Monitor archives:
Copyrighted material

Human Rights Watch Taps U.S. And Sudan As 2004 Worst Offenders

by Jim Lobe

State Dept. Slammed For Whitewashing Human Rights Report (2004)

(IPS) WASHINGTON -- The relative impunity surrounding the ethnic cleansing in Darfur, Sudan, and the Abu Ghraib prison scandal in U.S.-occupied Iraq has dealt a serious blow to respect for human rights, according to a major U.S. group.

"No one would equate the two," according to a lengthy introduction to the 527-page survey of 60 countries by Kenneth Roth, executive director of Human Rights Watch (HRW), "yet each, in its own way, has had an insidious effect."

"One involves indifference in the face of the worst imaginable atrocities, the other is emblematic of a powerful government flouting a most basic prohibition," he wrote. "One presents a crisis that threatens many lives, the other a case of exceptionalism that threatens the most fundamental rules."

"The vitality of the global defense of human rights depends on a firm response to each," he went on, urging serious efforts by the UN or any competent group of nations to stop the Sudanese government's slaughter in Darfur and to condemn the policy decisions by the Bush administration that resulted in torture and mistreatment of Iraqi and other detainees and to punish those responsible.

This year's survey, the fifteenth since 1990, covers human rights developments in 63 countries worldwide last year, among them the most problematic and controversial. Next to the annual State Department "Country Reports," which are ordinarily released in February, the annual HRW "World Report" is one of the most comprehensive surveys published each year.

In addition to reporting on each of the covered countries, this year's edition also includes essays on the relationship between religion and human rights; sexuality and the cultural attack on human rights; and an in-depth analysis of the Darfur crisis.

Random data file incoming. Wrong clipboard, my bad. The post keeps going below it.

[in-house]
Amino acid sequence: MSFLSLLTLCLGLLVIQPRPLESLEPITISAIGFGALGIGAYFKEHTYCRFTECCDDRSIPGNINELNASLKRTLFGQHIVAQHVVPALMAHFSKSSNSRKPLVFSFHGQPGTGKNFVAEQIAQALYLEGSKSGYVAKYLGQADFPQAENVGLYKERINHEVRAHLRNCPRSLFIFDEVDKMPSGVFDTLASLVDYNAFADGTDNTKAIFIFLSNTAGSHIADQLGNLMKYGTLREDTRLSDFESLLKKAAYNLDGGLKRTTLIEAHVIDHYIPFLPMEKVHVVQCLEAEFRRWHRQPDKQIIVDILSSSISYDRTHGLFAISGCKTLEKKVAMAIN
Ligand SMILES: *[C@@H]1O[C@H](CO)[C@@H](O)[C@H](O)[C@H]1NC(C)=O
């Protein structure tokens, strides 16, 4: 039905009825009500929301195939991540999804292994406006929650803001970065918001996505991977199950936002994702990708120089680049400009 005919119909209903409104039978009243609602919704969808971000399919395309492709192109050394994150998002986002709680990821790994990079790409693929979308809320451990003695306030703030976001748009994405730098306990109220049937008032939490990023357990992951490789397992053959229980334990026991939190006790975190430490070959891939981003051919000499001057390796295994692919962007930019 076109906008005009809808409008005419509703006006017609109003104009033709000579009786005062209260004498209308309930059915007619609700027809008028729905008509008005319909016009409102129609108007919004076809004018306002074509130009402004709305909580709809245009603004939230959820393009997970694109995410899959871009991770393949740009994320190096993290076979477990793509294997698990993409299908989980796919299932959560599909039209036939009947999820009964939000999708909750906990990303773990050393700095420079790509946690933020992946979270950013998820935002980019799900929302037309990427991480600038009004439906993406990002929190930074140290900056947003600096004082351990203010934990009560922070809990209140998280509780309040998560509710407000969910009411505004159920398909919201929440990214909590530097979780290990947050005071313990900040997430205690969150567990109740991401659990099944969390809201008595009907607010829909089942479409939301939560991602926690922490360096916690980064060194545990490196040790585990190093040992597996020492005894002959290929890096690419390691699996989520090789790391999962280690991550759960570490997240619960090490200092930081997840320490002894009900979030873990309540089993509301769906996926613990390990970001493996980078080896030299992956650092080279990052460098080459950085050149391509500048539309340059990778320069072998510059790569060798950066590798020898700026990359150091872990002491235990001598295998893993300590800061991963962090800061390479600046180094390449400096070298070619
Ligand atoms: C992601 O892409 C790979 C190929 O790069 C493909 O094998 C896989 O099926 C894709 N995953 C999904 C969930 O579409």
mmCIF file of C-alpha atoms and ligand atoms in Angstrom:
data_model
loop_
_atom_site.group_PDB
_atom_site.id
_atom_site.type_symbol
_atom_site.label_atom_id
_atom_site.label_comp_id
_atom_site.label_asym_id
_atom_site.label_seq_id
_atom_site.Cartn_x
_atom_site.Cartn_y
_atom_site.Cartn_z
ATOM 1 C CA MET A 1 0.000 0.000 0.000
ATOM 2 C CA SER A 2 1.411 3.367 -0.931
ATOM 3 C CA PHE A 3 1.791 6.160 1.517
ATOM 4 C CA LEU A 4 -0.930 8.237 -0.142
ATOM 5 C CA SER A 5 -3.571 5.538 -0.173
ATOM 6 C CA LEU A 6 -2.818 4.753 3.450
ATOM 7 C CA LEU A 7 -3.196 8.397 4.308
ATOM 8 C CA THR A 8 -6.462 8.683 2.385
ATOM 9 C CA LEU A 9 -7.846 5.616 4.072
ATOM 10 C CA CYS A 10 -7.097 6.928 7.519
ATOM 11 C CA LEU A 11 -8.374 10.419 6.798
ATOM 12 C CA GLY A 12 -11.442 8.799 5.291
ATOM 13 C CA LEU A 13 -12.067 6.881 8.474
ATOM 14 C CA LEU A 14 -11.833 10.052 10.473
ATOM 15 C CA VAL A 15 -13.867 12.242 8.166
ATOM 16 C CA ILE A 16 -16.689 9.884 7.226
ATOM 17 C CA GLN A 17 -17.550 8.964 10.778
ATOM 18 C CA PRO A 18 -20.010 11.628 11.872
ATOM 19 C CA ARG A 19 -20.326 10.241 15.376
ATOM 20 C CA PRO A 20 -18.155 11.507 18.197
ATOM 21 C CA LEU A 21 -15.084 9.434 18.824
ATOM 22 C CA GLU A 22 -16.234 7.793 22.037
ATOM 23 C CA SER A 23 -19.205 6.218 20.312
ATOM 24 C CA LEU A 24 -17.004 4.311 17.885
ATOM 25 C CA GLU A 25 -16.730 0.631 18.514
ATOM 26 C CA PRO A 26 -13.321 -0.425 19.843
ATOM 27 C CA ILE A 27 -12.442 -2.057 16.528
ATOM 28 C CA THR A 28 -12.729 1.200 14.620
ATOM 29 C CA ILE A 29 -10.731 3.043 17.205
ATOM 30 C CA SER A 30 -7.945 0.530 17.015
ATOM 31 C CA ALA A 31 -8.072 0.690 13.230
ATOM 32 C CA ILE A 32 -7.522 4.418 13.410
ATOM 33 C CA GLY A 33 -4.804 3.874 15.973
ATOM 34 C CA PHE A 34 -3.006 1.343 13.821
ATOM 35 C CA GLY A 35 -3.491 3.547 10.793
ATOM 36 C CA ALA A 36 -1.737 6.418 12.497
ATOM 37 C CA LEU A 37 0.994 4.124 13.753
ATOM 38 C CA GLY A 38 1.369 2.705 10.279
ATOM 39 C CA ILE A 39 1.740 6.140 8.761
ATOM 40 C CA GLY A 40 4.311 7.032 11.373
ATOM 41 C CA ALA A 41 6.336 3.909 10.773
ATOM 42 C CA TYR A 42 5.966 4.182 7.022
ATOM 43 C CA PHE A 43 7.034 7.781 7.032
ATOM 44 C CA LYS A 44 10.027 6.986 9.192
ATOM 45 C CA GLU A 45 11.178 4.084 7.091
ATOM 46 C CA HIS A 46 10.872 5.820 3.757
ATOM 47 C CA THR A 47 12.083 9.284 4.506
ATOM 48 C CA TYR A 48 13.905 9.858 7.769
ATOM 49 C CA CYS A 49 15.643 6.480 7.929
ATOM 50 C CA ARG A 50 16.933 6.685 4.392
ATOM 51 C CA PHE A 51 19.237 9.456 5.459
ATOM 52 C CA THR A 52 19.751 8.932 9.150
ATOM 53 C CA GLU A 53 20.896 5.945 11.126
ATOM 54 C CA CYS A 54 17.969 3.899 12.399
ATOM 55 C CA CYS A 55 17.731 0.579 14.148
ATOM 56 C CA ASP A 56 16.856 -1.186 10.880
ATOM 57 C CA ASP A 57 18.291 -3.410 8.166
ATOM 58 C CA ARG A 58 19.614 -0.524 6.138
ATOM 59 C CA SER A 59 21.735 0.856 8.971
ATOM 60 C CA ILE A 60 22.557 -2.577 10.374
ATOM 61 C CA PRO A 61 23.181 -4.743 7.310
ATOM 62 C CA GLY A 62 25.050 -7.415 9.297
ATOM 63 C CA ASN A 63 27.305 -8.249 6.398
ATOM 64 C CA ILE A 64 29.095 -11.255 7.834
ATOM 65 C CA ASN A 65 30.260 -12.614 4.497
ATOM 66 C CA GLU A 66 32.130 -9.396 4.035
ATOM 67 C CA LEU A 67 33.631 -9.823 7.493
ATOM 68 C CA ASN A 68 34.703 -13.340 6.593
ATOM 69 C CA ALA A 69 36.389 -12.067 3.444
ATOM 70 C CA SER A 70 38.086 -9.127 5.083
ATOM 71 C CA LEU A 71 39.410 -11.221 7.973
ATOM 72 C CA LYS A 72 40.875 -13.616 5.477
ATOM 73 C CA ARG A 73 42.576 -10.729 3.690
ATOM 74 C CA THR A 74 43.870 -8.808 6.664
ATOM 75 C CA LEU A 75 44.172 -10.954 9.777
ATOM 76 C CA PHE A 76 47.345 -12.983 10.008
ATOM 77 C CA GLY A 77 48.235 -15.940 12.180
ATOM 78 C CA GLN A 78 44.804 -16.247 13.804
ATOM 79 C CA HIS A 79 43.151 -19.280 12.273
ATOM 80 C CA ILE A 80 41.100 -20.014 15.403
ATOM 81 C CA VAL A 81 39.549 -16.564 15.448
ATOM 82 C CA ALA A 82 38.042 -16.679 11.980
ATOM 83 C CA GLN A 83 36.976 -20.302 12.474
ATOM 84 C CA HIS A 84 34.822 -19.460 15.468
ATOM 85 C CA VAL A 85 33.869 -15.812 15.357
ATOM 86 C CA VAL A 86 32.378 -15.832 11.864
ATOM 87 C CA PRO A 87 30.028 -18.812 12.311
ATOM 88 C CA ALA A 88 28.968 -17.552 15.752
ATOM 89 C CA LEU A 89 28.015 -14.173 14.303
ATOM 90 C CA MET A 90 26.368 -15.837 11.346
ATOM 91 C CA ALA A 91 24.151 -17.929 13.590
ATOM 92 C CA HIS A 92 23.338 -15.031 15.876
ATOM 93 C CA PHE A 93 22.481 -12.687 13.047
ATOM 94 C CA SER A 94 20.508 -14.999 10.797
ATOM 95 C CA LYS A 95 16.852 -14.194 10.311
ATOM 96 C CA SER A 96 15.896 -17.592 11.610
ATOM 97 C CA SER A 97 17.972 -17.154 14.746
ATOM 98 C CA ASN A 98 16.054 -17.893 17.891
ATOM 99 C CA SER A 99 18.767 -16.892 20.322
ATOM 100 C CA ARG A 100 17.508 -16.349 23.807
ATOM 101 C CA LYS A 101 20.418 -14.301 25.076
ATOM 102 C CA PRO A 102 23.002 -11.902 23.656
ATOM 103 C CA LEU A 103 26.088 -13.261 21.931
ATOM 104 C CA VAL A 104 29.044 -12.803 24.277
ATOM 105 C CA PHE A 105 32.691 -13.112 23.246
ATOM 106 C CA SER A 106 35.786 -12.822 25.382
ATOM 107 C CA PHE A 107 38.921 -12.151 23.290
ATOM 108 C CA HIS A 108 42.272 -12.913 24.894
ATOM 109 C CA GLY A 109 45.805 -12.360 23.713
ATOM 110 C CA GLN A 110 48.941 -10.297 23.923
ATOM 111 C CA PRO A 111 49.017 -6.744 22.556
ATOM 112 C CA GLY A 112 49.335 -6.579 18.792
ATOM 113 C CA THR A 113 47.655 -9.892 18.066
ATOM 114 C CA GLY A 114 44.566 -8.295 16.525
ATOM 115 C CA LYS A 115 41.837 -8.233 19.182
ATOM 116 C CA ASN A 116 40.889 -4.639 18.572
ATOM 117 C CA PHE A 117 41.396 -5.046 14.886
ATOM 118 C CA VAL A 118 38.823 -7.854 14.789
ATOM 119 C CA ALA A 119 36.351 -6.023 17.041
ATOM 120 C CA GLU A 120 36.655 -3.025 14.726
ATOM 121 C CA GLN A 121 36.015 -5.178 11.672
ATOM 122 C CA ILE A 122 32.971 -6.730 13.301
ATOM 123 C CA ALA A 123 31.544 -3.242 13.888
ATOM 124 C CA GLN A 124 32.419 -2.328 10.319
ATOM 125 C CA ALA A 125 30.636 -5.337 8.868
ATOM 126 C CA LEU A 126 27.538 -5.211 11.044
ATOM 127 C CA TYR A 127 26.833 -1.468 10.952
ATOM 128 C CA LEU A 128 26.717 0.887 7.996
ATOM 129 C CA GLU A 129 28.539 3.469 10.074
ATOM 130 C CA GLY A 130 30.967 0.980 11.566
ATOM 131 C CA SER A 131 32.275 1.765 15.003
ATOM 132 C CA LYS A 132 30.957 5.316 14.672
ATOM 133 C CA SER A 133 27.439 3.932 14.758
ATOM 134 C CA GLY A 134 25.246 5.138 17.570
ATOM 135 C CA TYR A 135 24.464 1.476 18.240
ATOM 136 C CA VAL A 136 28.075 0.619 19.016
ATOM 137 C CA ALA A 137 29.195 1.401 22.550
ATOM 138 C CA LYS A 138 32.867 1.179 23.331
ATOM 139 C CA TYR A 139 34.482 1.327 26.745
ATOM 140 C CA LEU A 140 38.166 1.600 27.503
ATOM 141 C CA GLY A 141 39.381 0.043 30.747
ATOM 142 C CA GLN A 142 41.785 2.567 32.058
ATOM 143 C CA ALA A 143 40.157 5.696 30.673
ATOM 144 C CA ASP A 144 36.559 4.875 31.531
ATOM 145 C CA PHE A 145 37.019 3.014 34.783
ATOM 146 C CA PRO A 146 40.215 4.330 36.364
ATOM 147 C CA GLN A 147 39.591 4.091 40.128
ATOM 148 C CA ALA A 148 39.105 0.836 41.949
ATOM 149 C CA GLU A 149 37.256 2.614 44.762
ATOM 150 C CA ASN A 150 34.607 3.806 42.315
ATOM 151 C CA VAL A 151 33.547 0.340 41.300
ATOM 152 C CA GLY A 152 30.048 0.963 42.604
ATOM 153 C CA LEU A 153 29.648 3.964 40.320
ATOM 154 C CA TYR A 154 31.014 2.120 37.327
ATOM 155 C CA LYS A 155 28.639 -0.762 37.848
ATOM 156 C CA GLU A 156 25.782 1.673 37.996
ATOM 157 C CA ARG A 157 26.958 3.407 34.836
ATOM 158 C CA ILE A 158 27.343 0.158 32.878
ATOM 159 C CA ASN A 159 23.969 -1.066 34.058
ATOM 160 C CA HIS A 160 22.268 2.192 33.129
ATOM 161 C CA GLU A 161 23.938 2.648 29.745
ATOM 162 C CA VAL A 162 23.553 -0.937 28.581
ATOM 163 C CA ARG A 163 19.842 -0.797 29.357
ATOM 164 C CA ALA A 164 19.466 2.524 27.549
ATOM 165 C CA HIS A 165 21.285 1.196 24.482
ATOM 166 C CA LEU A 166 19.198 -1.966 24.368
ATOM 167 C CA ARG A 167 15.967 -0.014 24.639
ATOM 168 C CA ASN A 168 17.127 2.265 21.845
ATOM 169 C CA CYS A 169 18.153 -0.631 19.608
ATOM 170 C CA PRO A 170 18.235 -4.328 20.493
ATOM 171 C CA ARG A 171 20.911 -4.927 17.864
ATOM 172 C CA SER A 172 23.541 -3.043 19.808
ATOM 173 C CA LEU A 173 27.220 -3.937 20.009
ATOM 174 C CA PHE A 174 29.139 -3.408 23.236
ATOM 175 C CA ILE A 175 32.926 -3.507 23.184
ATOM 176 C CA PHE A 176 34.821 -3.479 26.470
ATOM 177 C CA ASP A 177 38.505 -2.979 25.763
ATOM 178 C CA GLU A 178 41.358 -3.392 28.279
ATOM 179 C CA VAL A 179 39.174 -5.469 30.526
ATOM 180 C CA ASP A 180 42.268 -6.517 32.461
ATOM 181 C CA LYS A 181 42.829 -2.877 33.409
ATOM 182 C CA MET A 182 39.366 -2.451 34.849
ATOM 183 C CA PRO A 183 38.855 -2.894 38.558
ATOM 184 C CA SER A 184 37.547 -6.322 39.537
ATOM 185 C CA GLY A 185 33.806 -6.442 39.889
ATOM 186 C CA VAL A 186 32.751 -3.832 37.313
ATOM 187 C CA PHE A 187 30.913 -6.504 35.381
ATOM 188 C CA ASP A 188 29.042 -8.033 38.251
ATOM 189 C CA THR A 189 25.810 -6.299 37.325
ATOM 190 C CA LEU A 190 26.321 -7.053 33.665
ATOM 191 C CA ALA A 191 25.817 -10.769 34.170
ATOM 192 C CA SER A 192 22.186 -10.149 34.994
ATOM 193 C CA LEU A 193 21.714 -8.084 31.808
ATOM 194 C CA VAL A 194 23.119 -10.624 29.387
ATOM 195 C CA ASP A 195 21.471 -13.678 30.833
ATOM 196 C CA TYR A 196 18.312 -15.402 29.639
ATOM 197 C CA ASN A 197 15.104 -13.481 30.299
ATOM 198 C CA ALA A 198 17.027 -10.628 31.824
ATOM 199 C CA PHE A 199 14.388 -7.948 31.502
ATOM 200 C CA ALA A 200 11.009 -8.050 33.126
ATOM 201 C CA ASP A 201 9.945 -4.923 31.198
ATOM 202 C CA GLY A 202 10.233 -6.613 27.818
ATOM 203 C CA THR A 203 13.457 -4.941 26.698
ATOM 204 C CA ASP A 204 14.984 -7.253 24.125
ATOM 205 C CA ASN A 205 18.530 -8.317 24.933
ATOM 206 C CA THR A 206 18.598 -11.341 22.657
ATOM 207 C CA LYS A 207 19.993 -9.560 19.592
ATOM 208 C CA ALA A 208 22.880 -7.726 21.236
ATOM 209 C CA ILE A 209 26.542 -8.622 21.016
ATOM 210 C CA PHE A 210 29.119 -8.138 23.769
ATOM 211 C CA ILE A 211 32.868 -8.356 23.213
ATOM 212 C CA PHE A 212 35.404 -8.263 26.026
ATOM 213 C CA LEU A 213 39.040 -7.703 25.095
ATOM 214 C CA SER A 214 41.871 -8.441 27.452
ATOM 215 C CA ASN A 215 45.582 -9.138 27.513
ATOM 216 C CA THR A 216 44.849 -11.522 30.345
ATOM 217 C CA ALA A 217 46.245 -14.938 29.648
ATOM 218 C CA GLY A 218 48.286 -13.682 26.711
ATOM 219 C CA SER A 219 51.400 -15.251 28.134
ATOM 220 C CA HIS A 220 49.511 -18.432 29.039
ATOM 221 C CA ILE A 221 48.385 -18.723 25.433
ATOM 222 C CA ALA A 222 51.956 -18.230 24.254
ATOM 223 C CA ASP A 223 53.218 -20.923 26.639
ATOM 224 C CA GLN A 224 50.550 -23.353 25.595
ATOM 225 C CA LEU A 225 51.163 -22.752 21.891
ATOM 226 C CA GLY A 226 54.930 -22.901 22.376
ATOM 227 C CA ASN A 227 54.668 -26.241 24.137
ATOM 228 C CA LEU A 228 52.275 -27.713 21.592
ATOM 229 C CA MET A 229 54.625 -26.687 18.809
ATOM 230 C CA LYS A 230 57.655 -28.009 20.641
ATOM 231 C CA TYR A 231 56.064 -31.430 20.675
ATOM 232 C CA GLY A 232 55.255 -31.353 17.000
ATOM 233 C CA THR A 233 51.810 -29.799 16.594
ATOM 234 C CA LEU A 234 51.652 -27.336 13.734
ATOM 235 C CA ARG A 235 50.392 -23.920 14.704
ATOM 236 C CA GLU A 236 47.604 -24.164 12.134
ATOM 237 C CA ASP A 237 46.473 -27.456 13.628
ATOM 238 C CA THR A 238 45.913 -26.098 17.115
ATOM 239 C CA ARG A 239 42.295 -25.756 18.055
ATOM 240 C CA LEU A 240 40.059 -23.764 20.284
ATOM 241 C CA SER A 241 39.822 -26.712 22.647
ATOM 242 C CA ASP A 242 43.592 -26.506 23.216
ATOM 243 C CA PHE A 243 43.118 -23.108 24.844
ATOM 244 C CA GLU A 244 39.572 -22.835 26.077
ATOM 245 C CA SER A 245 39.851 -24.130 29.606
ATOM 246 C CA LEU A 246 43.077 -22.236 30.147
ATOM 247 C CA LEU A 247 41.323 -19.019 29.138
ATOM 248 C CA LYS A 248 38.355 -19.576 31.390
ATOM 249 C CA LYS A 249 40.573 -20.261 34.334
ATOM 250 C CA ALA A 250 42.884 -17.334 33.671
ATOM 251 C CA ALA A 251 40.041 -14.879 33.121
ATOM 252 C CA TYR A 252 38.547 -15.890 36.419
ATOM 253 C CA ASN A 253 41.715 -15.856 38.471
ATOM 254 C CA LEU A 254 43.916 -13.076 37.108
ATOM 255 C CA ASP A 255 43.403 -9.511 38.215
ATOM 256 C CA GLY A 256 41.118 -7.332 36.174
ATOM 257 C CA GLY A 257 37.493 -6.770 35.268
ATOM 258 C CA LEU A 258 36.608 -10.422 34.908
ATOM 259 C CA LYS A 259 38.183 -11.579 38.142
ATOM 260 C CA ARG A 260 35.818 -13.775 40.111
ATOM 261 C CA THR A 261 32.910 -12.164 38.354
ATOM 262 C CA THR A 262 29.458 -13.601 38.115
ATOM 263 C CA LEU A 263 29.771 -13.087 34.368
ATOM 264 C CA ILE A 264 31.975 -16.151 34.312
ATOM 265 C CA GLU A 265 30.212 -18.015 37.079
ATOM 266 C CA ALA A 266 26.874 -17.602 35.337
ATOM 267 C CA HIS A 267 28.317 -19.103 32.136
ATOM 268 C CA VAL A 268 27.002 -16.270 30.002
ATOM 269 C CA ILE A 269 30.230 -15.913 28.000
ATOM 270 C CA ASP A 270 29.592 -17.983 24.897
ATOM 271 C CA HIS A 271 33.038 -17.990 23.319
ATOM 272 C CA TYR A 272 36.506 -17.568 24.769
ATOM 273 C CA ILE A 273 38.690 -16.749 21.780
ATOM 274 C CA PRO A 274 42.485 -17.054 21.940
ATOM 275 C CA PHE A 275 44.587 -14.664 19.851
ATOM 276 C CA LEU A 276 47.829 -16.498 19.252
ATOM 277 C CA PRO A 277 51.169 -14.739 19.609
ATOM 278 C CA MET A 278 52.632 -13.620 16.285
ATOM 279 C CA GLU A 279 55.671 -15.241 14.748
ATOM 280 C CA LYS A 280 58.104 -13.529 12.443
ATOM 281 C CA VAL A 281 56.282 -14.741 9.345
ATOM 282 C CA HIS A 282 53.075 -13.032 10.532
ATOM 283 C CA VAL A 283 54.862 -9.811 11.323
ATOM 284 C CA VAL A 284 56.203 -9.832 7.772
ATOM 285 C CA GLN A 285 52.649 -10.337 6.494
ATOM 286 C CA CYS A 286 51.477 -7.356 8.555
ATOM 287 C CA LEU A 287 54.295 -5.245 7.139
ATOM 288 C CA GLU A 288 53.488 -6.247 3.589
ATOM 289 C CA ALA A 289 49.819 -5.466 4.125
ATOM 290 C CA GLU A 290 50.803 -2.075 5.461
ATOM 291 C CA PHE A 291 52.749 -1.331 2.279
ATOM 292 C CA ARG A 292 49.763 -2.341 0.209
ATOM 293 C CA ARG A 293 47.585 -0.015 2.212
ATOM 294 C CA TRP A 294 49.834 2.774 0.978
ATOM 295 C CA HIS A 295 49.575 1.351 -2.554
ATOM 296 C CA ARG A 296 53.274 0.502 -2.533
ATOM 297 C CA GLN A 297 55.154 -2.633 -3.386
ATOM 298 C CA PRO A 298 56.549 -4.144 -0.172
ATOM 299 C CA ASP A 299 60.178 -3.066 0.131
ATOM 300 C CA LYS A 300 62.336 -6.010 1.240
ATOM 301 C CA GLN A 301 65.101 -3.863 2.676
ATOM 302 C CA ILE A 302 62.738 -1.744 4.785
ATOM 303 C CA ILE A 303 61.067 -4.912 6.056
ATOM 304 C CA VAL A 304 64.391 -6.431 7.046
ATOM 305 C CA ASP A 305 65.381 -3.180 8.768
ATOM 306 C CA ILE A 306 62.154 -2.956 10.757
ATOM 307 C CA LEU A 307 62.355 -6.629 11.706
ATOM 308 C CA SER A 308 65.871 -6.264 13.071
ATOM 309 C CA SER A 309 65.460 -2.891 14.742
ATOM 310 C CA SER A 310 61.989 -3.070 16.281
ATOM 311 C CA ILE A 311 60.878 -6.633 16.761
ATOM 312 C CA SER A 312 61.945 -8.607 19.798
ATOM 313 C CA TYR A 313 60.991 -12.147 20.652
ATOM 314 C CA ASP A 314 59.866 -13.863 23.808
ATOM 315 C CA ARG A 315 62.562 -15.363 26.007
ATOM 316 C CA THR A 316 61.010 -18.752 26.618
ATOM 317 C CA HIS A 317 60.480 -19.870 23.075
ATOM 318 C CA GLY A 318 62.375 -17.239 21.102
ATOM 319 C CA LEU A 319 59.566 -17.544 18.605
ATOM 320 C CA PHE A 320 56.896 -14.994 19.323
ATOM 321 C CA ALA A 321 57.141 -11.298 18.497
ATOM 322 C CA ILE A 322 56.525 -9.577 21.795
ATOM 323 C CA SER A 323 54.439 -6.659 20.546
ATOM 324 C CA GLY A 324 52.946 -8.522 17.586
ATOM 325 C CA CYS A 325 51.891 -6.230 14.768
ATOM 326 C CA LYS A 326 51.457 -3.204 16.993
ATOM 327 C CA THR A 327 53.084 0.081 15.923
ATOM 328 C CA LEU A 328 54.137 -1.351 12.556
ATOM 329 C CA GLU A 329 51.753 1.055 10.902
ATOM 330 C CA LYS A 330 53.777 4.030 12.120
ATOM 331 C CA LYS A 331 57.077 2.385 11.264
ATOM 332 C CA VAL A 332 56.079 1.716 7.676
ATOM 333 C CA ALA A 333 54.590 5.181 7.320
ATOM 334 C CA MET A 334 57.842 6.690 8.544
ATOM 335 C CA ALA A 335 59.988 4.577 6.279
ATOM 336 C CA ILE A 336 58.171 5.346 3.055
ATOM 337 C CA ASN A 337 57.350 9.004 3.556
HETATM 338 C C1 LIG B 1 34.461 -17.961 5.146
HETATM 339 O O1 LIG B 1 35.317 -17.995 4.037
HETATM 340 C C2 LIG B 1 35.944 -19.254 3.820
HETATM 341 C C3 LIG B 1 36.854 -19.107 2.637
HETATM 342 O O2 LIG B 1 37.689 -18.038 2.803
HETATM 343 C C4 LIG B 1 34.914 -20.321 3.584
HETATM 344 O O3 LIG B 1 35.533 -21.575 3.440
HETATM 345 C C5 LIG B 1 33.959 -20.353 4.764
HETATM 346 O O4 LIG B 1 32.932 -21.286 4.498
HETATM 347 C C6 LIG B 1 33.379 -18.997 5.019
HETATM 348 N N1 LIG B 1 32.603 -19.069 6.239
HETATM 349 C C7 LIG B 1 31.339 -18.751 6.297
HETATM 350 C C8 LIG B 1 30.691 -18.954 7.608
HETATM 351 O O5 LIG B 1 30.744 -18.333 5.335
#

Between 70,000 and 300,000 African Darfurese are believed to have died or been killed over the past two years as a direct result of a "scorched-earth" counter-insurgency campaign by the government and government-backed Arab militias that has also forced some 1.6 million to flee their homes.

That the campaign has been carried out on the tenth anniversary of the genocide in Rwanda makes the situation particularly compelling.

Last summer, the U.S. Congress passed a resolution characterising the onslaught as "genocide." The term was explicitly endorsed by Secretary of State Colin Powell in September and later by President George W. Bush, although Powell stated that labeling the killing "genocide" did not imply that any "new action" was required.

While a number of non-governmental organizations (NGOs) have also endorsed the label, neither HRW nor Amnesty International has gone so far, maintaining that too little yet was known about the government's specific intent. Both have nonetheless called for strong international action to stop the killing.

The United States has gone to the UN Security Council to press its concerns. But worries that China, which has substantial oil investments in Sudan, and Russia, which profits from arms sales to Khartoum, oppose strong action have led Washington settle for a series of resolutions.

They have called on Sudan to stop the violence, authorized the deployment of up to 3,500 African Union (AU) troops to observe a "cease-fire" in Darfur (of which only about 1,000 have been able to deploy to date), and mandated a UN Commission of Inquiry to assess the situation and report back to the Council at the end of January.